A security cordon, which looks like high metal fencing, on both sides of the Banani-Mohakhali railway line makes many people quite upbeat. They have repeatedly expressed their worries about the anarchic situation in place on the spaces close to the railway tracks in different parts of the capital. The chaos is created by the makeshift kitchen markets and shanties, which have sprouted close to the tracks. Minor and major accidents are common in these areas. The trains are compelled to move at speed far lower than normal as they pass the area. A long stretch starting from the Kamalapur Railway Station on the Dhaka-Narayanganj route has long emerged as a virtual nightmare to the train operators. Repeated media reports on the plight of the railway track in the area proved futile. The railway authorities appeared to be little bothered as the kitchen markets and shops began nearly abutting on the tracks. Now that a semblance of a protective fencing has been built, lots of people look to the possibility of constructing longer security cordons elsewhere in the city. They want to see the railway tracks, and the travels, hazard-free.
Visibly constructed to facilitate the work of the 46.73km PPP project, Dhaka Elevated Expressway, which runs parallel to the rail track on Banani-Mohakhali section, the metal-fencings can also be viewed as a vital measure: protecting the country's premier railway track from encroachers and compulsive jaywalkers. The railway authorities can take cues from this security cordon to keep its tracks free of hazards, as well as inconveniences caused to the train operators. In a highly congested and unwieldy city like Dhaka, the fencing-off of the railway tracks in the crowded areas has long been overdue. The necessity of security cordons for rail tracks should be mulled for places close to the stations near cities and towns, and business hubs throughout the country.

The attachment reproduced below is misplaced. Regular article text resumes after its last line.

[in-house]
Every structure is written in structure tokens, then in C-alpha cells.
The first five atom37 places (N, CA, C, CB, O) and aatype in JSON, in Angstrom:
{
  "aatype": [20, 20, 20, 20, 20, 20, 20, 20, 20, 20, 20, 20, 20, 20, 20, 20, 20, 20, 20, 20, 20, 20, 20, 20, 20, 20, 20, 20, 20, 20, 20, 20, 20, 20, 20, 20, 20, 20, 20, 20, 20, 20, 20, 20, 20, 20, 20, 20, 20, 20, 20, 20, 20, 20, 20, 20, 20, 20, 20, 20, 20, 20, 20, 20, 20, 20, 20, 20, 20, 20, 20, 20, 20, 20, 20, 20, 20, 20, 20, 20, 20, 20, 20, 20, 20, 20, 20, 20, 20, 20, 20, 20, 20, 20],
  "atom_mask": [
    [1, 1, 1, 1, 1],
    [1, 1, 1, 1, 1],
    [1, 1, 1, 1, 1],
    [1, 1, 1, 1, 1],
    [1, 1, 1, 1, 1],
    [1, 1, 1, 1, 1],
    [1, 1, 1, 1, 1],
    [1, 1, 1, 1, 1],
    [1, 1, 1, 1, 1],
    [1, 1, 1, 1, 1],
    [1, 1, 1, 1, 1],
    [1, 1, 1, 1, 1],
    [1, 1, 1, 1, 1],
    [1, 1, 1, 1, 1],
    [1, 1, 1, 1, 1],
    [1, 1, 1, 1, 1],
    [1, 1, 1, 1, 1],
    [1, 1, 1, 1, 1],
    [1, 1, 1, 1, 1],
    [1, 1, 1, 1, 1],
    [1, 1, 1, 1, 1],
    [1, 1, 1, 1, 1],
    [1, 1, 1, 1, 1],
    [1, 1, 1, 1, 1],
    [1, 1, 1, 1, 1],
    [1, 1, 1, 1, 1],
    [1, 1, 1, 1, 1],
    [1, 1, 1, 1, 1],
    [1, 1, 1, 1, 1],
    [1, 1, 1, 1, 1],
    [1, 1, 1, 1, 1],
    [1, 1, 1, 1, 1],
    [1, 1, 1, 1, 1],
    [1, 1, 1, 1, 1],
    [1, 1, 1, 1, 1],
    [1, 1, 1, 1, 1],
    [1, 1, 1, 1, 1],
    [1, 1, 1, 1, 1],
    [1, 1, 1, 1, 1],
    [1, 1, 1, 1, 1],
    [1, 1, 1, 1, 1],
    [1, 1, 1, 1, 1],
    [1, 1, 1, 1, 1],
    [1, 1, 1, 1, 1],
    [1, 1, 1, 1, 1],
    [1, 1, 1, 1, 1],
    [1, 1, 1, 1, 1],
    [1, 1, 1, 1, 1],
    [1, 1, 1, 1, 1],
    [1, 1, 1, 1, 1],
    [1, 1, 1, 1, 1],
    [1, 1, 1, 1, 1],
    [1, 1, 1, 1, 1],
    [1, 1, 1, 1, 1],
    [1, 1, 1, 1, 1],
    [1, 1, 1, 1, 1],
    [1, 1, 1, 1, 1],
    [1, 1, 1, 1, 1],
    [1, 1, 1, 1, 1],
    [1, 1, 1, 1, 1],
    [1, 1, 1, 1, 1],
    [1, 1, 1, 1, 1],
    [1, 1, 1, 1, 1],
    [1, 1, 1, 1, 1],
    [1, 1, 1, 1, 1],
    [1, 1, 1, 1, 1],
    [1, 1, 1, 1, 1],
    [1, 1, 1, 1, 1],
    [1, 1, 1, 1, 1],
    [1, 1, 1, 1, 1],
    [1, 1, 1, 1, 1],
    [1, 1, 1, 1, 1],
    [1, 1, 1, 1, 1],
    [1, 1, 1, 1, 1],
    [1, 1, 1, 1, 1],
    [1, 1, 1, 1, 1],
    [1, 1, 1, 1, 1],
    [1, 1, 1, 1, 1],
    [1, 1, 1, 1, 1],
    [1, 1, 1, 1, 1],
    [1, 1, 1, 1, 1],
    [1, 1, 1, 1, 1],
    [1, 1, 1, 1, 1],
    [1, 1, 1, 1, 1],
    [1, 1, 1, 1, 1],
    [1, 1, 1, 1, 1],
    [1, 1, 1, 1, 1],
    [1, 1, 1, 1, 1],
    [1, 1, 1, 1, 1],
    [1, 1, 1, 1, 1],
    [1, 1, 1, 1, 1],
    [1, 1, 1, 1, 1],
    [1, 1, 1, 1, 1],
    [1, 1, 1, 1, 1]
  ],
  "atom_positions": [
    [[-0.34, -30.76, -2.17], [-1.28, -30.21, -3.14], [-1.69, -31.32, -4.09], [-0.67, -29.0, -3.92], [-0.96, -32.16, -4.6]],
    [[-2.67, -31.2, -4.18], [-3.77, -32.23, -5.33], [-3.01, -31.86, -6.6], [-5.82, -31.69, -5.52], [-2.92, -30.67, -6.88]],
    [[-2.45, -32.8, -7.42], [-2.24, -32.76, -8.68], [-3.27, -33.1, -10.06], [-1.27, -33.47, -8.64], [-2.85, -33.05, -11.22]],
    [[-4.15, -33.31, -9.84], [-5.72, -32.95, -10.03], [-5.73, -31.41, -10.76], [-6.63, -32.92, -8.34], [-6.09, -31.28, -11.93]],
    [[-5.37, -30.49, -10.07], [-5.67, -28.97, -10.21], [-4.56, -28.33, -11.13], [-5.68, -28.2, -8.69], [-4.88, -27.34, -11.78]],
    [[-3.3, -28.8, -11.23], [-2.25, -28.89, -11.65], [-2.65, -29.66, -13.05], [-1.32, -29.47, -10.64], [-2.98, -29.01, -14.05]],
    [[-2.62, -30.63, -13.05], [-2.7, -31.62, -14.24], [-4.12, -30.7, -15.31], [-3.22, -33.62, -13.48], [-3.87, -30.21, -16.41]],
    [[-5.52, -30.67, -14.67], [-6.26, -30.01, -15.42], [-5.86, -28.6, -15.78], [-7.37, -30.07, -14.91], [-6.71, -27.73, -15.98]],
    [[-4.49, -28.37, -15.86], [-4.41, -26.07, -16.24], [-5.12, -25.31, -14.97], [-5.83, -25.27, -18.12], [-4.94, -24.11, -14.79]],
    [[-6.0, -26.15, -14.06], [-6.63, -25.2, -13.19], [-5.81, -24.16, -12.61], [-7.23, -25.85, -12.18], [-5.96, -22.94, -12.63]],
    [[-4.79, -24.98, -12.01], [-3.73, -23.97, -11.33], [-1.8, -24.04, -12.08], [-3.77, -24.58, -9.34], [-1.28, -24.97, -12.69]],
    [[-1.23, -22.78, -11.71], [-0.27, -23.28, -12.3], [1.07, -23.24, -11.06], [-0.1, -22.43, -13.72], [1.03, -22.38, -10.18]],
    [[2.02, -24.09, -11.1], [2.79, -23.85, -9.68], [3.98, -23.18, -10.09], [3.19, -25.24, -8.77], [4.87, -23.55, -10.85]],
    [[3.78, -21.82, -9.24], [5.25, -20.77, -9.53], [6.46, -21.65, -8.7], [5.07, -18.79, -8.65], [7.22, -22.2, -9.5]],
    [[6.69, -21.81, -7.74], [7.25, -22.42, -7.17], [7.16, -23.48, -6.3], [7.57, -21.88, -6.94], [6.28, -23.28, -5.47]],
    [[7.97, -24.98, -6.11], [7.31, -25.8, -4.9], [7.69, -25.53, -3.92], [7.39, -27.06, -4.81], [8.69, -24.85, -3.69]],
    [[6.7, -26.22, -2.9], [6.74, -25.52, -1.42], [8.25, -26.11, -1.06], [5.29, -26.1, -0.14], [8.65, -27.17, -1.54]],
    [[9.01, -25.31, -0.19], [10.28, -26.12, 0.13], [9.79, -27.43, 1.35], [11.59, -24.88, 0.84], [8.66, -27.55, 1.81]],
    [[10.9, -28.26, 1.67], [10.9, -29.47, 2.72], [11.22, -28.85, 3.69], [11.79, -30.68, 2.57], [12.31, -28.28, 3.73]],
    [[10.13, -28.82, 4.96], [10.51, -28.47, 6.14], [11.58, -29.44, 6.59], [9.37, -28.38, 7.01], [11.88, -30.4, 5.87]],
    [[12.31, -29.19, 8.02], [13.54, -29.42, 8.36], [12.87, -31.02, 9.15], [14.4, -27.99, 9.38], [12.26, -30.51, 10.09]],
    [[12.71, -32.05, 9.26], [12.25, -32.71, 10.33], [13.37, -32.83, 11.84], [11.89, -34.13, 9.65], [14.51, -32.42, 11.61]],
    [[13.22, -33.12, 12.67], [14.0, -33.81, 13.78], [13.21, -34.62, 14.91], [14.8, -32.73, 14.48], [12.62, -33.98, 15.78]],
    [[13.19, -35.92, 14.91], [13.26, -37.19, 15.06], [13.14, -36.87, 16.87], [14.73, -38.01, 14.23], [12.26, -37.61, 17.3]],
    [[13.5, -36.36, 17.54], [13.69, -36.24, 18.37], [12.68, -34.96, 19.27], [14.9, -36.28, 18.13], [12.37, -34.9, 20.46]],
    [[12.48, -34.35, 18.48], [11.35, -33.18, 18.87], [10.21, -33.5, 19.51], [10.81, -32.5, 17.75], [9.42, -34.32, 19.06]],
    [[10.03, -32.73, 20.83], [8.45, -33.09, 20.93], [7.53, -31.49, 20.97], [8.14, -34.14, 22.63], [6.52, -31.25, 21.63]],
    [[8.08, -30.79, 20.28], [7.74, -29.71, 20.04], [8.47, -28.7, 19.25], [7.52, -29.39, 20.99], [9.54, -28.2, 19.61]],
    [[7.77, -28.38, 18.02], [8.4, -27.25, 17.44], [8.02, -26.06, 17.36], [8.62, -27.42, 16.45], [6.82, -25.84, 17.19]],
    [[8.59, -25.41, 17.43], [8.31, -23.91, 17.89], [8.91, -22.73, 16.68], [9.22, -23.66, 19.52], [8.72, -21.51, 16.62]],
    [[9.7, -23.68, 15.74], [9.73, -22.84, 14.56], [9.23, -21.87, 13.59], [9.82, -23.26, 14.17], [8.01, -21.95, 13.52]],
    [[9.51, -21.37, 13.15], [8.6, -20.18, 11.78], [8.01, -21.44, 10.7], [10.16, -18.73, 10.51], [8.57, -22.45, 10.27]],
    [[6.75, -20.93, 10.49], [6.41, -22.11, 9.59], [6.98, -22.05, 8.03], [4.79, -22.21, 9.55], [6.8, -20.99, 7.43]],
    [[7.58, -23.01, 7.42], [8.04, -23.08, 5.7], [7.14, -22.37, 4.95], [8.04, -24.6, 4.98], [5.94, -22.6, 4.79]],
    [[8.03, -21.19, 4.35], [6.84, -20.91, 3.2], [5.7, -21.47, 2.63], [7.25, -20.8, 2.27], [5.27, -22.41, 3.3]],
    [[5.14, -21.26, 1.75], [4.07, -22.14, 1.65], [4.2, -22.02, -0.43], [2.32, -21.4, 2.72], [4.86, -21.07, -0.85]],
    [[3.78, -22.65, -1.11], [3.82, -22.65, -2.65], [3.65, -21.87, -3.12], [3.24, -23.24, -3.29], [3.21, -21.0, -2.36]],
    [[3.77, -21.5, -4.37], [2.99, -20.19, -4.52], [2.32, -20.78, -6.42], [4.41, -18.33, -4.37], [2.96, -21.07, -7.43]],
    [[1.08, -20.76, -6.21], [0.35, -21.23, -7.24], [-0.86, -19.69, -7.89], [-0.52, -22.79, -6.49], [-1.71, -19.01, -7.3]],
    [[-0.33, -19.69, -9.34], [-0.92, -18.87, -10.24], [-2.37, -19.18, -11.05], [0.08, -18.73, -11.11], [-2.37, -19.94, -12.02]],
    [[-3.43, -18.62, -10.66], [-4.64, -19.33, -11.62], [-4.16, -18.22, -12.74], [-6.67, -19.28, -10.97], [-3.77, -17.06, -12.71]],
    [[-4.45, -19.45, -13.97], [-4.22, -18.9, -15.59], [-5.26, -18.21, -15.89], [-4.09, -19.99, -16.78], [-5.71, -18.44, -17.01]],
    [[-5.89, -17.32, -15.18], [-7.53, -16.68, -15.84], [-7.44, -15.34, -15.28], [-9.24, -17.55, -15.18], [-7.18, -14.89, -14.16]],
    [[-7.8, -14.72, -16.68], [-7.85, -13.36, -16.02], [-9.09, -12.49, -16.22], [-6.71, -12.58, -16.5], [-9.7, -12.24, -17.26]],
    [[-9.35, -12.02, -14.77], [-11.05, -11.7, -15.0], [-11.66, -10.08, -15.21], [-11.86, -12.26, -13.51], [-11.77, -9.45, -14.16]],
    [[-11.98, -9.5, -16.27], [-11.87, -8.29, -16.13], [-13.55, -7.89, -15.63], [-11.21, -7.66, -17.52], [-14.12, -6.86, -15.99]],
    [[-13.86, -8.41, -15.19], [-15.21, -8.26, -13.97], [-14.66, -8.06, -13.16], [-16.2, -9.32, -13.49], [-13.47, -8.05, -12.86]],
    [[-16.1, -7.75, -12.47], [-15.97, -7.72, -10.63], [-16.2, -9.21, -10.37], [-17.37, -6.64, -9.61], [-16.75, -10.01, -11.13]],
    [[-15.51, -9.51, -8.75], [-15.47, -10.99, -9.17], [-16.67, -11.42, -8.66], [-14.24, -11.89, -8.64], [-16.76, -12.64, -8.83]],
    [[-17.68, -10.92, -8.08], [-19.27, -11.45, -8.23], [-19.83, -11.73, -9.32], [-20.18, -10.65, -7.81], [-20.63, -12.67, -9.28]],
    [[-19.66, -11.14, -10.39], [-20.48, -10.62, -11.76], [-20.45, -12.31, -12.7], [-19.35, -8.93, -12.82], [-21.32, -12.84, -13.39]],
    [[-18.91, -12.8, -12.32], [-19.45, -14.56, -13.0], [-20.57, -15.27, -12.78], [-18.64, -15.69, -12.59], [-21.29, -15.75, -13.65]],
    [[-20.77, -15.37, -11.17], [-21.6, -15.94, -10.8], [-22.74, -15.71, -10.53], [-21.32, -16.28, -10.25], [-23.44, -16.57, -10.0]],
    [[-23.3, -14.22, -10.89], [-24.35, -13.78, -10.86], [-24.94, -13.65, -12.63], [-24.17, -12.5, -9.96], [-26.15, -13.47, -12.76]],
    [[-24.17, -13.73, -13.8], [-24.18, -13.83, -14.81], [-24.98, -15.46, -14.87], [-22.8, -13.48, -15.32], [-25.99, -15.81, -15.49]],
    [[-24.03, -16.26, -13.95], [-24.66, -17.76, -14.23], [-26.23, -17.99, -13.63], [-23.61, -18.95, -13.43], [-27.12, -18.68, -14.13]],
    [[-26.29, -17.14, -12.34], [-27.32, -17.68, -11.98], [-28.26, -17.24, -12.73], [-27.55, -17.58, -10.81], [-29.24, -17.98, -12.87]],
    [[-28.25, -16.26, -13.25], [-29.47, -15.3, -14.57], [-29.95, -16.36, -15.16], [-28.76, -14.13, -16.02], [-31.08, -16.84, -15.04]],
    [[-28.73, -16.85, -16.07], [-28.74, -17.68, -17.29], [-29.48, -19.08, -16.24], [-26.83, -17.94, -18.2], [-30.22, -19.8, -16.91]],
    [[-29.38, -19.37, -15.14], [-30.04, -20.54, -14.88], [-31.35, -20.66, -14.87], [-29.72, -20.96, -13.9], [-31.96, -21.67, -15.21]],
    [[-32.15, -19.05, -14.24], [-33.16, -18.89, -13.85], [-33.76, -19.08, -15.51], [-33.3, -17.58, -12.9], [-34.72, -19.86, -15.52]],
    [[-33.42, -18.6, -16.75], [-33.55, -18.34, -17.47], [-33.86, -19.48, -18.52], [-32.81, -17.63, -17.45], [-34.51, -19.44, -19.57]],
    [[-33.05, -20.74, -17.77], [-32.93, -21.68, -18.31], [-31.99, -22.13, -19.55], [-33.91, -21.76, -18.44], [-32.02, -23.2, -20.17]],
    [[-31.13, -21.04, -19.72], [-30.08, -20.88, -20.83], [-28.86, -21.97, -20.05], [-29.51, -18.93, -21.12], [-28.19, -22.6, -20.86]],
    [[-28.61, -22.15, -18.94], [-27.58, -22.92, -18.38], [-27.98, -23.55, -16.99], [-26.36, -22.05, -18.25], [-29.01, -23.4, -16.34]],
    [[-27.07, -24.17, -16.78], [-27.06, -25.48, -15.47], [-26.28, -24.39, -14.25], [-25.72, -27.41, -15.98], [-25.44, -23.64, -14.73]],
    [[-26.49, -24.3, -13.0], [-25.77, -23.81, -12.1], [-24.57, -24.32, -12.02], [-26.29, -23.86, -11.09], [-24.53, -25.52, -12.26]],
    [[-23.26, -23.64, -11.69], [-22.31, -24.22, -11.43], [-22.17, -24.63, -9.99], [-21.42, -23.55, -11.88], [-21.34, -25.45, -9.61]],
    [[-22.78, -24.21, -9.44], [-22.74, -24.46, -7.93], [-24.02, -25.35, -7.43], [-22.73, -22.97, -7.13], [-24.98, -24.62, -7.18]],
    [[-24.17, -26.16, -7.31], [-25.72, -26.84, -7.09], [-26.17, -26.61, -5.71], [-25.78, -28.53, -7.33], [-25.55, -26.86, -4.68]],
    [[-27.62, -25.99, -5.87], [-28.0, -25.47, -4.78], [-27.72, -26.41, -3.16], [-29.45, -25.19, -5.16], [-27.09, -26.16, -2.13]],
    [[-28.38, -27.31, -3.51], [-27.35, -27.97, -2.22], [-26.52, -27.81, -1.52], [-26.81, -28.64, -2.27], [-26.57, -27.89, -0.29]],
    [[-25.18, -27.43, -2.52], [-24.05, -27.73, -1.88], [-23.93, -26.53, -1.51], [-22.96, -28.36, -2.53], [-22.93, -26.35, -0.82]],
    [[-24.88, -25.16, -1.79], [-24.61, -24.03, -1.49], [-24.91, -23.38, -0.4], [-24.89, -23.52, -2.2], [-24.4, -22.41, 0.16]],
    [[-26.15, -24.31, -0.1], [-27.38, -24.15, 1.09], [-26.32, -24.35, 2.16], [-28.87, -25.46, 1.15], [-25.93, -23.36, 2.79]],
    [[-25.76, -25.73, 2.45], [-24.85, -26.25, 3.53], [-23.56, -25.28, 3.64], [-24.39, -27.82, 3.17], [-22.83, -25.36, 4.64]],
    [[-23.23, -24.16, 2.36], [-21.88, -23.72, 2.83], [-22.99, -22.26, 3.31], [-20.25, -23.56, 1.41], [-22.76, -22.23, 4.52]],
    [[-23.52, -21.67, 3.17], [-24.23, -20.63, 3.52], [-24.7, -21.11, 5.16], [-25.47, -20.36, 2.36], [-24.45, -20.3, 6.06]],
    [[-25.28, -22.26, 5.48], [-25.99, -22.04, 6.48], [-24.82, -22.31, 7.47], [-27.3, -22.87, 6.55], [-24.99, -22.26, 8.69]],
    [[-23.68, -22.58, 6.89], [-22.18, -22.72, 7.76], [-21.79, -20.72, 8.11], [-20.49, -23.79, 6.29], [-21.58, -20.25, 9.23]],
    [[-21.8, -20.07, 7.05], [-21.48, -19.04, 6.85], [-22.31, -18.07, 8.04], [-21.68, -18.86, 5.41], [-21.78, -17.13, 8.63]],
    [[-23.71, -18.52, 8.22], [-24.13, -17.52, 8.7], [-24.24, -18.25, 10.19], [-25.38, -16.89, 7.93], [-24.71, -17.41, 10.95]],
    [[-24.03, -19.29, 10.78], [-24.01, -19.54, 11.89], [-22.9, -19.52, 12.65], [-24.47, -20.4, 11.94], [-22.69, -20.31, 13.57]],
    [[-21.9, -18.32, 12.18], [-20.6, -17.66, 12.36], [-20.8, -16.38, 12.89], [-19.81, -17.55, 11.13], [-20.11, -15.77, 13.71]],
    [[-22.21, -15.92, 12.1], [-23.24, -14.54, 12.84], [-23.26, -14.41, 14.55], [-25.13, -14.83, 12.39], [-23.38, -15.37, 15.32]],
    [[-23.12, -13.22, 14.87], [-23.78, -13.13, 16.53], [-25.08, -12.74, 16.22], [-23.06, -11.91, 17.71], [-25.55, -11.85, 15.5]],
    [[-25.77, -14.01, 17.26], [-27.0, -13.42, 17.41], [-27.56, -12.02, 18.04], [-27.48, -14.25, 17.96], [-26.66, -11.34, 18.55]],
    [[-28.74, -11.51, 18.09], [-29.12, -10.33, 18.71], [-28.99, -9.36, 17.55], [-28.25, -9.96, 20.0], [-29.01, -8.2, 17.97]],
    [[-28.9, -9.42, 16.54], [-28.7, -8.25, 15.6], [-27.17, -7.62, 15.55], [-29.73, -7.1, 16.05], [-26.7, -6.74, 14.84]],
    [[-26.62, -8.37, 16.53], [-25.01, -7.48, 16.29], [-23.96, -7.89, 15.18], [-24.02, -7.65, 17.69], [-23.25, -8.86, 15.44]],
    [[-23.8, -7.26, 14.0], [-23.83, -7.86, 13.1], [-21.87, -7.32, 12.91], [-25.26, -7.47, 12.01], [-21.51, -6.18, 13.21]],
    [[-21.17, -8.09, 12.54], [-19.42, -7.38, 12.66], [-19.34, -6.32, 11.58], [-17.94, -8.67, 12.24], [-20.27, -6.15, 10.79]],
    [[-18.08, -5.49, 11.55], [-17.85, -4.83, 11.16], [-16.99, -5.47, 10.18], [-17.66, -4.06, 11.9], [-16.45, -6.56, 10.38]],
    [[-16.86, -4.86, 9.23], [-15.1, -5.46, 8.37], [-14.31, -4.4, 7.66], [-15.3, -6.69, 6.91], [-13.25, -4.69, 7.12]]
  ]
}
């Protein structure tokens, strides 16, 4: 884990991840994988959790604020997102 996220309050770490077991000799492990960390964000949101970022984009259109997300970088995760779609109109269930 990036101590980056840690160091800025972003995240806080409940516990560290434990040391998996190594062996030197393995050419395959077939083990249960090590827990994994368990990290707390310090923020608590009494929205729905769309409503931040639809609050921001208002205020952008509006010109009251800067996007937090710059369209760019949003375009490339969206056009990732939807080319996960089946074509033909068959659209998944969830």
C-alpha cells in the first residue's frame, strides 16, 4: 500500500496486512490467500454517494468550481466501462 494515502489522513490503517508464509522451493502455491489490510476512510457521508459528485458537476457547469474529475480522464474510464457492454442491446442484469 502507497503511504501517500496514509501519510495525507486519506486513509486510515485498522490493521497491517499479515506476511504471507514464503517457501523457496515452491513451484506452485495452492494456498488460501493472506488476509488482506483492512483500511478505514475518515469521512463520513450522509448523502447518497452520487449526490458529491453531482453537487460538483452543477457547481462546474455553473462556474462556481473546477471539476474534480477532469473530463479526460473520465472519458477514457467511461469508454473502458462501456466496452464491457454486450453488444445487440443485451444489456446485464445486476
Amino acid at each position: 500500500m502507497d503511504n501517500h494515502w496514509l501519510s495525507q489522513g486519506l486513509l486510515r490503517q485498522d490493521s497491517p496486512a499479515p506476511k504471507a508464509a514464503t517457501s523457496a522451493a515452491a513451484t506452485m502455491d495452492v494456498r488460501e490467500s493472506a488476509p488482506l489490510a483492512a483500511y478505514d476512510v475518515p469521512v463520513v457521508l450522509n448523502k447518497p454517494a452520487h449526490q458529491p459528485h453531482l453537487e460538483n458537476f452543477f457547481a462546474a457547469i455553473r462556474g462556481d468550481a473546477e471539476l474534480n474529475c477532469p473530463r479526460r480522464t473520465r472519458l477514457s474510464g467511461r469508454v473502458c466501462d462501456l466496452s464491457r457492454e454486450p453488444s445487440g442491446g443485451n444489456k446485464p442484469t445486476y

Notwithstanding the ubiquitous routes of long and mid-distance coaches, a large number of travellers still prefer trains to buses. Railway journeys have long been proven largely safe, with their many facilities absent in buses. Except during the long holidays, the trains remain spacious offering space for leg stretches, round the year. Lately, the inter-city trains have drastically cut their travel time. Such a passenger-friendly and comfortable mode of transport can in no way be allowed to get displaced from their premier status in the country's transport sector.
Against this backdrop, the authorities ought to ensure that the trains offer unhindered journeys and become speedier to attract passengers in larger numbers. Undoubtedly, it's a tall order, and quite time-consuming too. On outlying routes, people are disillusioned with rail travels due, mainly, to their late arrival and departure. Many have been seen switching over to road transports, especially buses and coaches. Moreover, the lately increasing train accidents due to the absence of adequate number of level crossings, and those without guards, a lot of seasoned passengers have started avoiding rail travels. Wooing these passengers back may prove a challenging task. It warrants proper fund utilisation and modernisation of service. The public perception of the Bangladesh Railway (BR) as a corruption-ridden state sector has changed to some extent. What the BR should identify now as an imperative is its effective and smooth operation. Efficient running of railway locomotives and carriages must be viewed as a prerequisite.